In this pandemic-torn climate, it has been almost two years since we have been limited to small group gatherings. Weddings aside, we’ve all but forgotten what it’s like to be surrounded by friends and strangers, talking freely without masks and clinking glasses over a table laden with food.

We have all felt the itch for social interaction, including the peppy Julien Royer. Frustrated by the restrictions, the chef and brains behind three Michelin- starred Odette jumped at the chance to open a mid-level restaurant serving rustic, traditional French cuisine. Claudine, named after his mother, is in the final stages when we meet at the former chapel turned restaurant at Harding Road.

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Formerly known as The White Rabbit, interior designer Nice Projects has filled the old chapel with colour. The ceiling and its beams are a deep earthy red, and pastel and sage green-coloured seats separate the bar at the far end from the main dining area. Life- size panels of dried flora by Humid House adorn the walls behind mirrors. Each panel is fitted with a slim lamp in the middle.

“This place is really about conviviality and bringing people back together,” Royer explains animatedly. An idea that’s been “germinating” for two to three years, Claudine is his tribute to the food he lives and breathes. Odette presents French cuisine in a more refined fashion, but the fare at Claudine will be casual, with dishes that hold personal meaning to him.

We look over at the open kitchen, a gleaming stainless steel grotto on the far right of the space. Royer leans in closer as he names specific dishes interspersed with anecdotes: the truffade (potatoes sauteed in garlic, parsley and melted cheese) is famous in Cantal where he’s from and the classic chou farci (cabbage stuffed with minced pork) is a recipe from his mother who was vague about measurements.

Also on the menu is a simple smoked herring salad that he says is disappearing from French establishments. These intimate snippets of his life will be incorporated into the menu alongside rustic dishes, natural wines, and a modest cocktail programme.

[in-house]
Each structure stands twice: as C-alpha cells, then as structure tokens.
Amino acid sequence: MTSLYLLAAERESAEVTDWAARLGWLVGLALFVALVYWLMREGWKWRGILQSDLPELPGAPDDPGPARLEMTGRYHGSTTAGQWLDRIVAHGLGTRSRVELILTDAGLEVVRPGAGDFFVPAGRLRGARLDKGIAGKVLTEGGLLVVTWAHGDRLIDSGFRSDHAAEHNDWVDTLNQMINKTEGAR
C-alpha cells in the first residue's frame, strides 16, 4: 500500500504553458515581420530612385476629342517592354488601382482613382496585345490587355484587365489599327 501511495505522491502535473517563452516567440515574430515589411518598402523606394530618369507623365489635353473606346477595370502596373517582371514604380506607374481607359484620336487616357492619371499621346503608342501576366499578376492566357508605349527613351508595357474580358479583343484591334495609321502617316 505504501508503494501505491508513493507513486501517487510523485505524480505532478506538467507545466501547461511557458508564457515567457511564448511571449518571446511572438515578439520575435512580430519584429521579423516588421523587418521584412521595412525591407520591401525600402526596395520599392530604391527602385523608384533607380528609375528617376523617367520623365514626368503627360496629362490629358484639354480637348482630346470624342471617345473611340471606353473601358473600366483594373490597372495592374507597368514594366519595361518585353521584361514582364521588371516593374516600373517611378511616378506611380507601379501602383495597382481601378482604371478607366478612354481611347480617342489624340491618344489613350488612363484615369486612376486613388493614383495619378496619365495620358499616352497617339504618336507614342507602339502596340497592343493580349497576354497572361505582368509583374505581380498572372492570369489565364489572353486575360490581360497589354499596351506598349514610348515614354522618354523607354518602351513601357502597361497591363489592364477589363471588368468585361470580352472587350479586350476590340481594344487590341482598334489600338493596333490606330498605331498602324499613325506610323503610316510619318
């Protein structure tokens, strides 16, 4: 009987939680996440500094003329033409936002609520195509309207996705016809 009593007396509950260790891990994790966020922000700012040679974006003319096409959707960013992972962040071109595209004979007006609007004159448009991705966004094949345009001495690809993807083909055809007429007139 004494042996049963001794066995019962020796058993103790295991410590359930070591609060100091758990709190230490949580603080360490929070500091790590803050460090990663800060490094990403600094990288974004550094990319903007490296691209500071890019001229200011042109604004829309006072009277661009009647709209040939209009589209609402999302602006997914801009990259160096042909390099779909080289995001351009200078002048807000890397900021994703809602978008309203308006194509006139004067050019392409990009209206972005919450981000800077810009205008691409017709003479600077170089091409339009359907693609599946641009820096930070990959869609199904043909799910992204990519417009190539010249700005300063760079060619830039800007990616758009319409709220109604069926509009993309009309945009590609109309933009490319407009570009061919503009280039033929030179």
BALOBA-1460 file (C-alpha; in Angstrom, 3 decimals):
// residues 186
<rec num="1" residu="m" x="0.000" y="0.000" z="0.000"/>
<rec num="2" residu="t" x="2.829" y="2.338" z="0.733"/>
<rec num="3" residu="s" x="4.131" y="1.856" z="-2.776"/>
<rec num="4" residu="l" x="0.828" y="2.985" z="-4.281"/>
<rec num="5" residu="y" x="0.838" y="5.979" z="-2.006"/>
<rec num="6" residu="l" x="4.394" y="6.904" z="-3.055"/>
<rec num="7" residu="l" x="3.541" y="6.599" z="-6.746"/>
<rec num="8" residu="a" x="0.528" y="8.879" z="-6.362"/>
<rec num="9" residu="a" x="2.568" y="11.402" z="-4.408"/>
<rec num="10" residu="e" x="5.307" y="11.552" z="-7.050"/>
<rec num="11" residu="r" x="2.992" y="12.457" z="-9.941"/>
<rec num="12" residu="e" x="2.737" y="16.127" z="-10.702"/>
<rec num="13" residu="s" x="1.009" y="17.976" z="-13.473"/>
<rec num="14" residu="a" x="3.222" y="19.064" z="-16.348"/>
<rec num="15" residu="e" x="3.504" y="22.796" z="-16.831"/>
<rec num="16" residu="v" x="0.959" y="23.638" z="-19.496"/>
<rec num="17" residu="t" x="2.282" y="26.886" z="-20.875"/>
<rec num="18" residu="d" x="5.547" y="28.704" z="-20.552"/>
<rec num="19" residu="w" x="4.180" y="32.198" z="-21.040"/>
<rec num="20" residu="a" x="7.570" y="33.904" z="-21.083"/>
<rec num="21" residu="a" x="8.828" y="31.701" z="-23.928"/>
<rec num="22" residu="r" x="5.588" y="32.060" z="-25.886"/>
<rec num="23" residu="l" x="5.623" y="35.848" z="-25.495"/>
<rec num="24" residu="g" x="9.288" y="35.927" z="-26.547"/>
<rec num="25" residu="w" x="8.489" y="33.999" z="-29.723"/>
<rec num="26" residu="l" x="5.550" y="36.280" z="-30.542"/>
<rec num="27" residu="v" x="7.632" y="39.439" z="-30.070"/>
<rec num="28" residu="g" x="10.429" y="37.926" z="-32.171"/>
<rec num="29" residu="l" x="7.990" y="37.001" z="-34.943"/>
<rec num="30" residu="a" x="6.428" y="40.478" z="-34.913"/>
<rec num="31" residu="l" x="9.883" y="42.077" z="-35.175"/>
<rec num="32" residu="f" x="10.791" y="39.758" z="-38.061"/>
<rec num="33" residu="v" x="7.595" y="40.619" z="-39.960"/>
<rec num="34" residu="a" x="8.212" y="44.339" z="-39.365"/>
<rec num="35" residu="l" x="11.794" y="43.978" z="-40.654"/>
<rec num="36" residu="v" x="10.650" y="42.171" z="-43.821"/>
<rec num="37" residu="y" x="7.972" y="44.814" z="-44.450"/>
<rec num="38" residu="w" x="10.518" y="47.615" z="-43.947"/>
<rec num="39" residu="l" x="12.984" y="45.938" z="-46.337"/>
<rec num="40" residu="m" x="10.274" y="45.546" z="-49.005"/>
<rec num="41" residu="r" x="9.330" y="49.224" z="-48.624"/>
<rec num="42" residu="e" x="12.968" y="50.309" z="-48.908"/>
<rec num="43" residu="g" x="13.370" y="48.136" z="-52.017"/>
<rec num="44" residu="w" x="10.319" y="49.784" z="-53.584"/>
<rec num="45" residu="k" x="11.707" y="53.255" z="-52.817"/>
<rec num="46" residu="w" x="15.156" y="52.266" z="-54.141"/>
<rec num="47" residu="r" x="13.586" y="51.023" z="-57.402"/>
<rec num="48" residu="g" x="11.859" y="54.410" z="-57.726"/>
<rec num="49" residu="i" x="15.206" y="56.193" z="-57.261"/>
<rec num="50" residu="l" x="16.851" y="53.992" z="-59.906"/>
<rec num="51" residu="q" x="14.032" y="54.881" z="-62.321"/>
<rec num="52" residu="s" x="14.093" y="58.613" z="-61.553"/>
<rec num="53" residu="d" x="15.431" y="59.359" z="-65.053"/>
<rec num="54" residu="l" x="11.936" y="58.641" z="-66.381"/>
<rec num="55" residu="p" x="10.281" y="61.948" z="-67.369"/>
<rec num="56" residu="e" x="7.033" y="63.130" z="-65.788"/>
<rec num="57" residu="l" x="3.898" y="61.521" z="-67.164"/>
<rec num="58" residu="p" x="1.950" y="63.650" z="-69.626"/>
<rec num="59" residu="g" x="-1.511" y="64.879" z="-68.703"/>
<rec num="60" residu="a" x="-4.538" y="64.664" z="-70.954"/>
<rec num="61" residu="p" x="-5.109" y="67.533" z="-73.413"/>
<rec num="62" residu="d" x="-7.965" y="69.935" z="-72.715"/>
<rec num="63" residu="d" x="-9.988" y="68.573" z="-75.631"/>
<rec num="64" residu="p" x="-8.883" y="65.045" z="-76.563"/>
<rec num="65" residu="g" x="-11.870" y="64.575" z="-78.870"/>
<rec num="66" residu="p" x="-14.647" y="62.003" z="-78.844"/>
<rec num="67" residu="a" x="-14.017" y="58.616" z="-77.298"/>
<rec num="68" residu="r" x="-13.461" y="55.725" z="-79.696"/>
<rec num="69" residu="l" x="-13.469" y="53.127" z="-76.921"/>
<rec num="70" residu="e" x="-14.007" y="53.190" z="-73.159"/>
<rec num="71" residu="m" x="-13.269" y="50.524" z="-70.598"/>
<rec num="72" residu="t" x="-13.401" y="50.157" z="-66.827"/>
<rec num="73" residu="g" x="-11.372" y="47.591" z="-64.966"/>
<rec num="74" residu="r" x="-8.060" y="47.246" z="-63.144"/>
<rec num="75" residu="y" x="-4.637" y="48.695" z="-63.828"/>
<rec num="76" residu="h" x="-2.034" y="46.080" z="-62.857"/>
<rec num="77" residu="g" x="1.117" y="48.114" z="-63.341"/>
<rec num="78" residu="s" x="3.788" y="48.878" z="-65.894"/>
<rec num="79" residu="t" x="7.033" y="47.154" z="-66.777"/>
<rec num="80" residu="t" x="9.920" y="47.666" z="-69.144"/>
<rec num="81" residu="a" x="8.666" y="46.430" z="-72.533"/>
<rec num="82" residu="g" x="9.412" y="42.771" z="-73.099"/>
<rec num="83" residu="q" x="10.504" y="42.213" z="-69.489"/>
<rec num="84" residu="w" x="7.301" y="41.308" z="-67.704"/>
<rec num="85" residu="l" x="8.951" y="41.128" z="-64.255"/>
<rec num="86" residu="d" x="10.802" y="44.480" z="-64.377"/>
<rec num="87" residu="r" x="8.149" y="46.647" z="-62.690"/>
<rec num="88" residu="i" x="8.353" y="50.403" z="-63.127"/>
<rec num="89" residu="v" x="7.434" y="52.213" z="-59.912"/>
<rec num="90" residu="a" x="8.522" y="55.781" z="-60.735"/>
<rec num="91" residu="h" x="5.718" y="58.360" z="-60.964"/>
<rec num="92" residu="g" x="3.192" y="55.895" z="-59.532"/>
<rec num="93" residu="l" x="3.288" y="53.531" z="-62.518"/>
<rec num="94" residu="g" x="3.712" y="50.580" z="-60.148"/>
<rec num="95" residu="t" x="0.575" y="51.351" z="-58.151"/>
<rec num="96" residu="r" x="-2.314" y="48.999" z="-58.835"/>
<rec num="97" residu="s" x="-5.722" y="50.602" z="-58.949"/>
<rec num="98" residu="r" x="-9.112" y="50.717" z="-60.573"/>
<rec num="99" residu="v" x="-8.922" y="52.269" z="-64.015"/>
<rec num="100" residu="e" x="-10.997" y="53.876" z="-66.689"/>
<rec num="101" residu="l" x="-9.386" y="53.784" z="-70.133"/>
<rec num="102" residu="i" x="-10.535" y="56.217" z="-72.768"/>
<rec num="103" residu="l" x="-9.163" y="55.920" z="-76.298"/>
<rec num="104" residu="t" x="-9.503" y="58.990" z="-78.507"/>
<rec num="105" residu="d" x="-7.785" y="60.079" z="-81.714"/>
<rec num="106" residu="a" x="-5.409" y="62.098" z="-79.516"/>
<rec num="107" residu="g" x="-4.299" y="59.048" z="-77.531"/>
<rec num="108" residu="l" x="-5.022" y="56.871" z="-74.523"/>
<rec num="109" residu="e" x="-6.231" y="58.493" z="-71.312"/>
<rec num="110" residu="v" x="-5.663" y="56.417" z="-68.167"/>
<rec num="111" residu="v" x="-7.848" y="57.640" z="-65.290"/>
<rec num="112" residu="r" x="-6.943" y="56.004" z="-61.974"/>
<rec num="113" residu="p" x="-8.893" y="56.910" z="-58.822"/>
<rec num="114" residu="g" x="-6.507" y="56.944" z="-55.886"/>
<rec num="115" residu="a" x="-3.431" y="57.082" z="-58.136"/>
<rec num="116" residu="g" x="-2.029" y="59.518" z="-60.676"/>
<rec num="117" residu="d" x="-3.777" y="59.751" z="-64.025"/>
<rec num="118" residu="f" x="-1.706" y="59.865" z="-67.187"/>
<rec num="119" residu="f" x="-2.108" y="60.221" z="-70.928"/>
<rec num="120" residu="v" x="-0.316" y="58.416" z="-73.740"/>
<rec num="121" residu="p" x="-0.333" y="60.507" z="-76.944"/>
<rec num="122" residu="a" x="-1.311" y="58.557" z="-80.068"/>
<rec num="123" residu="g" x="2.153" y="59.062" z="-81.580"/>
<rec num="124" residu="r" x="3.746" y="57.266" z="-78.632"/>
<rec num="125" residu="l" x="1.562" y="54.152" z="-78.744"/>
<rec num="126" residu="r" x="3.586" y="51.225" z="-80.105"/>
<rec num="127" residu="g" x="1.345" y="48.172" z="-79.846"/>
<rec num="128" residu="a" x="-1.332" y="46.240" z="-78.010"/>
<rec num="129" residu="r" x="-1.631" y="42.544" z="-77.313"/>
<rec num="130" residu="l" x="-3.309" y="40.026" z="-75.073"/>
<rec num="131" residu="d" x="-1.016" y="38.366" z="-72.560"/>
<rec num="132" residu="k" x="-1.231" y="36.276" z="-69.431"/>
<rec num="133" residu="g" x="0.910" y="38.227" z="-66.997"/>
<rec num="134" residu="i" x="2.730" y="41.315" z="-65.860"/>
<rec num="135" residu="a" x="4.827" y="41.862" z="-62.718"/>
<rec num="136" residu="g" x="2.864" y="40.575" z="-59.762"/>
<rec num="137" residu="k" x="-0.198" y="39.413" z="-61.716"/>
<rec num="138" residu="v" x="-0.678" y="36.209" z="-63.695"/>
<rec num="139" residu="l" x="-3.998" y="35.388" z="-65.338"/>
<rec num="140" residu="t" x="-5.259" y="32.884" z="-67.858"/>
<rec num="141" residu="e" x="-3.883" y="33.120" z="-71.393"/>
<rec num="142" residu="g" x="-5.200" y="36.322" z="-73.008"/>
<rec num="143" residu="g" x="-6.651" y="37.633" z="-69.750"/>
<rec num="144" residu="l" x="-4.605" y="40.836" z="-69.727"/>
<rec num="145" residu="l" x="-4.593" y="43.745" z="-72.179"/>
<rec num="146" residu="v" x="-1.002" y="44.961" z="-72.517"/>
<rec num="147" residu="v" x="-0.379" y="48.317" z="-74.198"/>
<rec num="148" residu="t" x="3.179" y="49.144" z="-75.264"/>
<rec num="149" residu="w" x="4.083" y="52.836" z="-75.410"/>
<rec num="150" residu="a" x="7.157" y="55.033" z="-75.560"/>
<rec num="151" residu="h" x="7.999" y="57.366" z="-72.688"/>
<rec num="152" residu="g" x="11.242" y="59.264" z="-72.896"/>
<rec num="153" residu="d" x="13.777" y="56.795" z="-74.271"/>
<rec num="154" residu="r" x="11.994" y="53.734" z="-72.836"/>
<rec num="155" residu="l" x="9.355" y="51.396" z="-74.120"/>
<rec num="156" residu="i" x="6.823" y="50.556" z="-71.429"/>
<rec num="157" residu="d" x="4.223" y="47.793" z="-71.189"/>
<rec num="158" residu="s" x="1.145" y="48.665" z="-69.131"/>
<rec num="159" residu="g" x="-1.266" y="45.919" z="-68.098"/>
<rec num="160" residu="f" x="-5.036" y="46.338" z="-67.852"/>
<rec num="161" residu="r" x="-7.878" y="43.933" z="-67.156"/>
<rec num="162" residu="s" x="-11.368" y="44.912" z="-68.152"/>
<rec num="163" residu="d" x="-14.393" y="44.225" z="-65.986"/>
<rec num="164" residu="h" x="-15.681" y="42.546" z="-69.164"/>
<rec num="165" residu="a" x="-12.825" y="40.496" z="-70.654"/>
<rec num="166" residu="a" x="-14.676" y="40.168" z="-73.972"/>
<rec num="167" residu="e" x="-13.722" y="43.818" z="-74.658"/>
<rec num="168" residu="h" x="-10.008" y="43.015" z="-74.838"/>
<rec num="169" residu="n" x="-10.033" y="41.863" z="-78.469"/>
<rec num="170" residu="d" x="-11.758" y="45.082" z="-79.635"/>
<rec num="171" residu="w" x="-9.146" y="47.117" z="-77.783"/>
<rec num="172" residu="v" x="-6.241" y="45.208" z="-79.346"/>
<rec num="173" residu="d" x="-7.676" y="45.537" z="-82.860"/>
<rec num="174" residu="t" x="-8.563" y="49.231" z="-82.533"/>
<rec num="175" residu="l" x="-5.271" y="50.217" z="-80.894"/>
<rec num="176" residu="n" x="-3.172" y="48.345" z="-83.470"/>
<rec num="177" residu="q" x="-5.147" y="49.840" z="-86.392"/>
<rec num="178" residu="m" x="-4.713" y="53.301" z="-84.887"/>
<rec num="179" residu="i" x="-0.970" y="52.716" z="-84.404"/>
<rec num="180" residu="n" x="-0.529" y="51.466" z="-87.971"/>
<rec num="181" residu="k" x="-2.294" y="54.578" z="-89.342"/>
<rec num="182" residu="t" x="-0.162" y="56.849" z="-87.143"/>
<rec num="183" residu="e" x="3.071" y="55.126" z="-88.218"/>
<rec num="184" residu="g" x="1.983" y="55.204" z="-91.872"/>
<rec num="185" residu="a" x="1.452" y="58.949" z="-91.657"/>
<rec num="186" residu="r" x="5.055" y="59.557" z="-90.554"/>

Claudine will be open for lunch and dinner, where you are welcomed “as you are”. He envisions a mix of diners who will fill the restaurant – families on weekends, solo guests sitting at the bar counter, and couples on dates – as a playlist of upbeat jazz music pipes through the speakers (hopefully). But being the people-oriented person he is, he knows the convivial atmosphere he wants to recreate will ultimately come down to spontaneity and the guests who come by.

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Royer believes people are the most important resource for realising a vision. Although Claudine is his third restaurant – after Louise at PMQ in Hong Kong – it is the first venture where he is an equal stakeholder with Wee Teng Wen of The Lo & Behold Group. Business partners for close to six years, the two men have a strong, trusting relationship and share similar values.

Grateful for the existing communications, marketing and digital strategy teams at Lo & Behold, the ebullient chef can focus on hand-picking the front of house and kitchen crew. Likening them to a soccer team, where teamwork is crucial, he explains, “It’s part luck and uncertainty as you try to gather talents who can complement each other.”

Due to Covid-19, Royer had the luxury of time when the restaurant’s opening was delayed from June to Nov 16. A concept from scratch is challenging enough; creating it amid a pandemic increased the difficulty of arranging the logistics for renovation and staff visas. It took him an entire year to get the opening team together, but he considers it a blessing in disguise.

The first member of the team to begin R&D was chef de cuisine Loic Portalier. The former sous chef at Louise in Hong Kong, who has a deep voice and boyish features, was the first to get into the kitchen with Royer. “He would come twice a week to try the dishes. He had one hour to try six to eight of them,” Royer says with a laugh.